Michael Keegan, president of People for the American Way, also said in a Tuesday press release, “There has been no shortage of inexcusable rhetoric from Trump, but suggesting gun violence is truly abhorrent. There is no place in our public discourse for this kind of statement, especially from someone seeking the nation’s highest office.”

Trump’s comments engaged in something called “stochastic terrorism,” according to David Cohen, an associate professor at the Drexel University Thomas R. Kline School of Law, in a Tuesday article for Rolling Stone.

“Stochastic terrorism, as described by a blogger who summarized the concept several years back, means using language and other forms of communication ‘to incite random actors to carry out violent or terrorist acts that are statistically predictable but individually unpredictable,’” said Cohen. “Stated differently: Trump puts out the dog whistle knowing that some dog will hear it, even though he doesn’t know which dog.”

“Those of us who work against anti-abortion violence unfortunately know all about this,” Cohen continued, pointing to an article from Valerie Tarico in which she describes a similar pattern of violent rhetoric leading up to the murders that took place at a Colorado Springs Planned Parenthood.

What Else We’re Reading

Though Trump has previously claimed he offered on-site child-care services for his employees, there is no record of such a program, the Associated Press reports.

History News Network attempted to track down how many historians support Trump. They only found five (besides Newt Gingrich).

In an article questioning whether Trump will energize the Latino voting bloc, Sergio Bustos and Nicholas Riccardi reported for the Associated Press: “Many Hispanic families have an immense personal stake in what happens on Election Day, but despite population numbers that should mean political power, Hispanics often can’t vote, aren’t registered to vote, or simply choose to sit out.”

A pair of physicians made the case for why Gov. Mike Pence “is radically anti-public health,” citing the Republican vice presidential candidate’s “policies on tobacco, women’s health and LGBTQ rights” in a blog for the Huffington Post.

Ivanka Trump has tried to act as a champion for woman-friendly workplace policies, but “the company that designs her clothing line, including the $157 sheath she wore during her [Republican National Convention] speech, does not offer workers a single day of paid maternity leave,” reported the Washington Post.

The chair of the American Nazi Party claimed a Trump presidency would be “a real opportunity” for white nationalists.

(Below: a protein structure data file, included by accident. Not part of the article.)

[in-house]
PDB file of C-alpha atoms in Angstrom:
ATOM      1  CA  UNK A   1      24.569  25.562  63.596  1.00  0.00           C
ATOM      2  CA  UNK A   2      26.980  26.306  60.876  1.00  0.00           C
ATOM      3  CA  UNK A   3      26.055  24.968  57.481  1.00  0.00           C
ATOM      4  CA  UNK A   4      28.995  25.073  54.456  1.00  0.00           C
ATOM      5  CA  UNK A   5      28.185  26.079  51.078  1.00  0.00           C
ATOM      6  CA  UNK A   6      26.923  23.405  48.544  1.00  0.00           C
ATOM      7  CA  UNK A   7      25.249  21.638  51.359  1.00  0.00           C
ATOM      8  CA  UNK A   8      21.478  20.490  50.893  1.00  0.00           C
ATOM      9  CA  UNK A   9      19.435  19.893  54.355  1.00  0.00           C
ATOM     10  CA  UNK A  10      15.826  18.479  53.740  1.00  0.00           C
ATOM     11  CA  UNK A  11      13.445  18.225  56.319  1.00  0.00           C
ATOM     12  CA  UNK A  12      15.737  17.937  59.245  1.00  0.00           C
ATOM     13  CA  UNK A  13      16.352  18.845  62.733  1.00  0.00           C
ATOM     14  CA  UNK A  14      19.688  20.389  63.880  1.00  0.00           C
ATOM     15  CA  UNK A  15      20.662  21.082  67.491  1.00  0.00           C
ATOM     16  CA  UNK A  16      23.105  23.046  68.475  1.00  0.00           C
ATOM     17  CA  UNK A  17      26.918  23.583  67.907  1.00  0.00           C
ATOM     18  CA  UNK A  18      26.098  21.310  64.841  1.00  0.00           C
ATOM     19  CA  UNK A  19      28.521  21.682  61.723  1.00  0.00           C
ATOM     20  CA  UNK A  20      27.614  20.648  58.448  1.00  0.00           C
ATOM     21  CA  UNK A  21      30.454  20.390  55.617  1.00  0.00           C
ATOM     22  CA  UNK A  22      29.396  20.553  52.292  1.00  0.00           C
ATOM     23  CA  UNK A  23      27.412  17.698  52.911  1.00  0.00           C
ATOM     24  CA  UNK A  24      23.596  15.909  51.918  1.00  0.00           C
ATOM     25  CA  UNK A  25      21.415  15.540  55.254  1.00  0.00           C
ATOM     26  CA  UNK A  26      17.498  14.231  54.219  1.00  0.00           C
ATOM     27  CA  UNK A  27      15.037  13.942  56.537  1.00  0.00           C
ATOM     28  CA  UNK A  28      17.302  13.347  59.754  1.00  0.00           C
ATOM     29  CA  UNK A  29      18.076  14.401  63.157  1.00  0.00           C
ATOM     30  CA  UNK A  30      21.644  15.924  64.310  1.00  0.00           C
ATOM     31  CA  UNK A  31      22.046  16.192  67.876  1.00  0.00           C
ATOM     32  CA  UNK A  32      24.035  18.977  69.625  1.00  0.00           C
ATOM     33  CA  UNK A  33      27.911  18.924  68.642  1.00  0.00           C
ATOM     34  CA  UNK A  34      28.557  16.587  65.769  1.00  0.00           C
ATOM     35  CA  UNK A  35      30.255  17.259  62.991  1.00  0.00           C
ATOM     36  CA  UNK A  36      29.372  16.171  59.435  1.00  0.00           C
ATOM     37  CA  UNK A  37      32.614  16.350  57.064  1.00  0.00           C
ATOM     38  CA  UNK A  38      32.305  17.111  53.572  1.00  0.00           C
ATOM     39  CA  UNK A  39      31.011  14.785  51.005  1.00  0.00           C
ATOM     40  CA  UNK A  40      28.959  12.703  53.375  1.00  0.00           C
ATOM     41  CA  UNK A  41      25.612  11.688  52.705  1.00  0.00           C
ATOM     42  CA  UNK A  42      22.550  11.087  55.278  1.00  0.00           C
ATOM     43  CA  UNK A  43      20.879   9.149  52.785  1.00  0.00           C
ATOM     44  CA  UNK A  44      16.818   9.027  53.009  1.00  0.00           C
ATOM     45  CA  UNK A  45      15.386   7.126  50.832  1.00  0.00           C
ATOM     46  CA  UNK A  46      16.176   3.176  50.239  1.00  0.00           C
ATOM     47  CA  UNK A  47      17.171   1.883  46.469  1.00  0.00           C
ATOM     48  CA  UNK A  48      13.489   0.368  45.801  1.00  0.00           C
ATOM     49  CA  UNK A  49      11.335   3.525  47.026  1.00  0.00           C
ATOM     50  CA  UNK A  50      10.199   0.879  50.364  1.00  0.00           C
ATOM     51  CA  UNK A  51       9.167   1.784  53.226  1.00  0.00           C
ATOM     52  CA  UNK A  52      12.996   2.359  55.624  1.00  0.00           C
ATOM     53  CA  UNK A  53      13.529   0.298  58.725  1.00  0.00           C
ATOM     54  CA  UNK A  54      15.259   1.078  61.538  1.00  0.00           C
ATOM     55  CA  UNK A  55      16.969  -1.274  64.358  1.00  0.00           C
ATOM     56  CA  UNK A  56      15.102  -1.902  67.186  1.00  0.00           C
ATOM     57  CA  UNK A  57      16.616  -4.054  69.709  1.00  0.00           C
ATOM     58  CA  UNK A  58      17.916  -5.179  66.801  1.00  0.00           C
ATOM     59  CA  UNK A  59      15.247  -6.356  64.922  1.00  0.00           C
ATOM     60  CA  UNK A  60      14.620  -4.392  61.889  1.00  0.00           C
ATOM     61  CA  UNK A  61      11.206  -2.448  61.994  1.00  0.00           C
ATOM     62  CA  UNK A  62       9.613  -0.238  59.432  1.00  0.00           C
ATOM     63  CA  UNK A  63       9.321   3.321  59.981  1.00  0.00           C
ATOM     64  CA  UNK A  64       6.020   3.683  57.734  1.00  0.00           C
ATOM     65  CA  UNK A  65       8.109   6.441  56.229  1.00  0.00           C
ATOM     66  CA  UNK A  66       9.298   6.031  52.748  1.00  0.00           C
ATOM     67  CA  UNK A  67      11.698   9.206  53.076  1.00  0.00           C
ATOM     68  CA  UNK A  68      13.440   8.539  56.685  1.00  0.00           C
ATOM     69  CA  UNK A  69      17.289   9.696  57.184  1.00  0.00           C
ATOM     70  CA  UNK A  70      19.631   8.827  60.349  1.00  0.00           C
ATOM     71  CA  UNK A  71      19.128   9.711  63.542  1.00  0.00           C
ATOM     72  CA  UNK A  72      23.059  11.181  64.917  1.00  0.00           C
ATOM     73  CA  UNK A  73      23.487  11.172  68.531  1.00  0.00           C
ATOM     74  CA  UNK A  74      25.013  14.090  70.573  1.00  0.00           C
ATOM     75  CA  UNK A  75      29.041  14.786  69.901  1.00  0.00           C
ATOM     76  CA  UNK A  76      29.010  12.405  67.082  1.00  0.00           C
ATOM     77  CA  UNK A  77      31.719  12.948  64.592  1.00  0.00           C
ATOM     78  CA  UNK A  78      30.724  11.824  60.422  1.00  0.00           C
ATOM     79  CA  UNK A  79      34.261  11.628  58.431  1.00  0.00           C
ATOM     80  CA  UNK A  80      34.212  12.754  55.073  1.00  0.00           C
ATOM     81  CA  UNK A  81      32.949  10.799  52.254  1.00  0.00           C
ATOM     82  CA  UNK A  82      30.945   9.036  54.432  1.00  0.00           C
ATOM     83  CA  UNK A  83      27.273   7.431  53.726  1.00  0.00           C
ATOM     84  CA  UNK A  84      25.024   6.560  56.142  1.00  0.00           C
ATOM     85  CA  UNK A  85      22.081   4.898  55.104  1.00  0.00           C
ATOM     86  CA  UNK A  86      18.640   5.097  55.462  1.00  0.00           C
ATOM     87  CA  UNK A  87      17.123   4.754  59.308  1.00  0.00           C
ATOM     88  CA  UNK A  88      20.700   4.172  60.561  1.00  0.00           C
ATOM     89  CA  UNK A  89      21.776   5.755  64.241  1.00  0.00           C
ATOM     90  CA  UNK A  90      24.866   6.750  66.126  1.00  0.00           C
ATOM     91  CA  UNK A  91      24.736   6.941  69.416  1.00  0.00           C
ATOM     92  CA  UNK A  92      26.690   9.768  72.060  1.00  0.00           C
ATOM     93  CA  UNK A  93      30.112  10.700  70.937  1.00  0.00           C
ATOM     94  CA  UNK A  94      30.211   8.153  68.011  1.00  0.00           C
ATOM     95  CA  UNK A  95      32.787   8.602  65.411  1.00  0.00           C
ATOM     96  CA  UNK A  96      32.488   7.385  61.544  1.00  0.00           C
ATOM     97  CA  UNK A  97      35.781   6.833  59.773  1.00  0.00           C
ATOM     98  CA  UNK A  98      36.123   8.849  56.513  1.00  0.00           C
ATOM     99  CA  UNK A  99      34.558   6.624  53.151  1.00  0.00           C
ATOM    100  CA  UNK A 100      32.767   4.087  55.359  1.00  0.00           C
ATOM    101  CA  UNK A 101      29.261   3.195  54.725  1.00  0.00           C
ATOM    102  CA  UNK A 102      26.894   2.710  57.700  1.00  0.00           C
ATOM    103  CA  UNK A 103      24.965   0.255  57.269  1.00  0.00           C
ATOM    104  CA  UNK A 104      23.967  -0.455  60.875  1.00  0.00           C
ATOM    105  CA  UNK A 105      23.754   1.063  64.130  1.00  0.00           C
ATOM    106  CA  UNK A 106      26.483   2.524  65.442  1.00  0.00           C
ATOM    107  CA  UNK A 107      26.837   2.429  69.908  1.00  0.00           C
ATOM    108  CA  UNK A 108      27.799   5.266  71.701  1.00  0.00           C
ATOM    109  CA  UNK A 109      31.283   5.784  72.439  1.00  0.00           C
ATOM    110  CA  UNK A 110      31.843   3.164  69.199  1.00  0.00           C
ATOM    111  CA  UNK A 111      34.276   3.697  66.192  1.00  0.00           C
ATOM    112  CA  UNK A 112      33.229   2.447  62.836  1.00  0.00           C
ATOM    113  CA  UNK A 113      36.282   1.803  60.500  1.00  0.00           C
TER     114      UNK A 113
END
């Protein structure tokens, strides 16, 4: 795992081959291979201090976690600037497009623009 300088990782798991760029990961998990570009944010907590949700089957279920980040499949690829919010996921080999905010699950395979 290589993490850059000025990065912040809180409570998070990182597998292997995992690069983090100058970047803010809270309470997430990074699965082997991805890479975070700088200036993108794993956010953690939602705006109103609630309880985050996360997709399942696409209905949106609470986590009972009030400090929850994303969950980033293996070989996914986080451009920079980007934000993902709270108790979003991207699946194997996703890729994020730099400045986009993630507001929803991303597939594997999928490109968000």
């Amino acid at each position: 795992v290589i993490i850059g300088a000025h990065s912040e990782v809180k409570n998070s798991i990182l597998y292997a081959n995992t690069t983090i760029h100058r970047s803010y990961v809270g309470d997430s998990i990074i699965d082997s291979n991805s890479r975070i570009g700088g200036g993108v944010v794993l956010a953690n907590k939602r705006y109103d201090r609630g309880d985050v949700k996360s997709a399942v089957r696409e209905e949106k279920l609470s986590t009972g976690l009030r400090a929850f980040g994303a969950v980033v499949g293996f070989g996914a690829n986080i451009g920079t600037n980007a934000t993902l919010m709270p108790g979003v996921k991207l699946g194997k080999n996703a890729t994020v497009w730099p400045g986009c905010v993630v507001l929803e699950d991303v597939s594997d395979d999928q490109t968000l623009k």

NPR analyzed how Clinton and Trump might take on the issue of campus sexual assault.

Rewire’s own editor in chief, Jodi Jacobson, explained in a Thursday commentary how Trump’s comments are just the latest example of Republicans’ use of violent rhetoric and intimidation in order to gain power.

Analysis Human Rights

El Salvador Bill Would Put Those Found Guilty of Abortion Behind Bars for 30 to 50 Years

Kathy Bougher

Under El Salvador’s current law, when women are accused of abortion, prosecutors can—but do not always—increase the charges to aggravated homicide, thereby increasing their prison sentence. This new bill, advocates say, would heighten the likelihood that those charged with abortion will spend decades behind bars.

Abortion has been illegal under all circumstances in El Salvador since 1997, with a penalty of two to eight years in prison. Now, the right-wing ARENA Party has introduced a bill that would increase that penalty to a prison sentence of 30 to 50 years—the same as aggravated homicide.

The bill also lengthens the prison time for physicians who perform abortions to 30 to 50 years and establishes jail terms—of one to three years and six months to two years, respectively—for persons who sell or publicize abortion-causing substances.

The bill’s major sponsor, Rep. Ricardo Andrés Velásquez Parker, explained in a television interview on July 11 that this was simply an administrative matter and “shouldn’t need any further discussion.”

Since the Salvadoran Constitution recognizes “the human being from the moment of conception,” he said, it “is necessary to align the Criminal Code with this principle, and substitute the current penalty for abortion, which is two to eight years in prison, with that of aggravated homicide.”

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The bill has yet to be discussed in the Salvadoran legislature; if it were to pass, it would still have to go to the president for his signature. It could also be referred to committee, and potentially left to die.

Under El Salvador’s current law, when women are accused of abortion, prosecutors can—but do not always—increase the charges to aggravated homicide, thereby increasing their prison sentence. This new bill, advocates say, would worsen the criminalization of women, continue to take away options, and heighten the likelihood that those charged with abortion will spend decades behind bars.

In recent years, local feminist groups have drawn attention to “Las 17 and More,” a group of Salvadoran women who have been incarcerated with prison terms of up to 40 years after obstetrical emergencies. In 2014, the Agrupación Ciudadana por la Despenalización del Aborto (Citizen Group for the Decriminalization of Abortion) submitted requests for pardons for 17 of the women. Each case wound its way through the legislature and other branches of government; in the end, only one woman received a pardon. Earlier this year, however, a May 2016 court decision overturned the conviction of another one of the women, Maria Teresa Rivera, vacating her 40-year sentence.